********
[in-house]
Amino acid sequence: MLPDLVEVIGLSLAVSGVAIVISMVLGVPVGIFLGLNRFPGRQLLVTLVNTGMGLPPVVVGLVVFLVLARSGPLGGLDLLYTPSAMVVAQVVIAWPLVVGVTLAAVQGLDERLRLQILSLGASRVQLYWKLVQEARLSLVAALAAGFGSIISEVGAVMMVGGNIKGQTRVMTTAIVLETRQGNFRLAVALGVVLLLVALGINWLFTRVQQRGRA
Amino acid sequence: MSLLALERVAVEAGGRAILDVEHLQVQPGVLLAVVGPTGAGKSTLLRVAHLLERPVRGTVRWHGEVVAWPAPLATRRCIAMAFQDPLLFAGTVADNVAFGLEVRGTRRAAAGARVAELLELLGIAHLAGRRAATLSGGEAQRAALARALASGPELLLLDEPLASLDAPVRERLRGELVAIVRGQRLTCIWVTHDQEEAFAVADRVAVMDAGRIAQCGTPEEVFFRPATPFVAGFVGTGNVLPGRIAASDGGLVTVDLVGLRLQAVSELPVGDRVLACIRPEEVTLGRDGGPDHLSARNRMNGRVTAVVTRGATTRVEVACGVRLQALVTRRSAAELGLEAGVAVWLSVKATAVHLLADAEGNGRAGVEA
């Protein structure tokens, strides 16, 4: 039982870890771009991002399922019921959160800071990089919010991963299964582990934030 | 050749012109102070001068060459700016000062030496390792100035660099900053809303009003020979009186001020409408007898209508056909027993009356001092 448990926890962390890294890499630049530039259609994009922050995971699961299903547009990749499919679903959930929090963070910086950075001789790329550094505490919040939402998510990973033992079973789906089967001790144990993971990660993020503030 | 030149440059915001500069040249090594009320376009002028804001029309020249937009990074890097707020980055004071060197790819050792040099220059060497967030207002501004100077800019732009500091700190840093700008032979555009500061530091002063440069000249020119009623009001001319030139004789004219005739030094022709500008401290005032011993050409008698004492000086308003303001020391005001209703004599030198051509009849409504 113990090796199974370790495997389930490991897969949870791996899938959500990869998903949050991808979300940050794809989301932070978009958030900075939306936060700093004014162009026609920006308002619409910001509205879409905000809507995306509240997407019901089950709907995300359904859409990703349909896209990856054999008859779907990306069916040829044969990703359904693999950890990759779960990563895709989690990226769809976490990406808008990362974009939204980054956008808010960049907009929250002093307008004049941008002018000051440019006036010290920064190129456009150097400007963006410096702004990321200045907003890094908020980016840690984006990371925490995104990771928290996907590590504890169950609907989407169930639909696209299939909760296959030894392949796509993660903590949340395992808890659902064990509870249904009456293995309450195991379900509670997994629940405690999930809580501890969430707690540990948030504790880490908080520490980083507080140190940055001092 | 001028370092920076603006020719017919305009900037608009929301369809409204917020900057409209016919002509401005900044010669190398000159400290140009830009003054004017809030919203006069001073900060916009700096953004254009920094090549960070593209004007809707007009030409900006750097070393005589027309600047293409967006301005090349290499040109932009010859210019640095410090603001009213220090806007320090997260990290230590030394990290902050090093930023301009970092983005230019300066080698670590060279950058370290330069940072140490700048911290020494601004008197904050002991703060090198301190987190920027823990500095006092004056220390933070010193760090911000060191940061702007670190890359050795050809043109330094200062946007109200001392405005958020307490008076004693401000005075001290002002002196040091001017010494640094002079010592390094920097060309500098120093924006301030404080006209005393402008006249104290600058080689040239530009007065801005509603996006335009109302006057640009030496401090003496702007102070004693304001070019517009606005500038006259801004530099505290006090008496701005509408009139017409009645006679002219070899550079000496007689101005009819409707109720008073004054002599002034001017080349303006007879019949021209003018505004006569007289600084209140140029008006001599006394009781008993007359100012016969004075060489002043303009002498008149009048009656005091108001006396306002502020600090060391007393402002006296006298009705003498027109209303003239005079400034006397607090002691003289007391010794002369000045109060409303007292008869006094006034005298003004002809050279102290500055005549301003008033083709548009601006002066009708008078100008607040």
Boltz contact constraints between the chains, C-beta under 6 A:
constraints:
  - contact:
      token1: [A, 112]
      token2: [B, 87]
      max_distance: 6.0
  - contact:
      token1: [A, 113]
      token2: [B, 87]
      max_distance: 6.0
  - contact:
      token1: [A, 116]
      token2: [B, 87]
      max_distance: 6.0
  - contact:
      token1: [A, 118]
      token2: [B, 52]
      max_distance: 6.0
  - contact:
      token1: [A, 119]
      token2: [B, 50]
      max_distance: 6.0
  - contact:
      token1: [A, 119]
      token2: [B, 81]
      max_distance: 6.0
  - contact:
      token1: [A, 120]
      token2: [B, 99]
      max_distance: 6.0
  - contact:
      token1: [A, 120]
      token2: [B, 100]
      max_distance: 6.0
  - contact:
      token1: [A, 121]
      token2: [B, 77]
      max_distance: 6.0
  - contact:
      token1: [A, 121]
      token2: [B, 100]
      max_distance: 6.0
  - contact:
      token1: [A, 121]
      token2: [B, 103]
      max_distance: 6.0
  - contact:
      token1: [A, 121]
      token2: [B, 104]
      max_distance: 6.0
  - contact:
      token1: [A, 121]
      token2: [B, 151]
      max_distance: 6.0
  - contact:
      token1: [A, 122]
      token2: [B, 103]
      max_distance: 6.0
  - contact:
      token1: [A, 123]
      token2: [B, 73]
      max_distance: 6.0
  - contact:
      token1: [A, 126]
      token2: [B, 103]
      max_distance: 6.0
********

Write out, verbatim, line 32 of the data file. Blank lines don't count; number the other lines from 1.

      token1: [A, 120]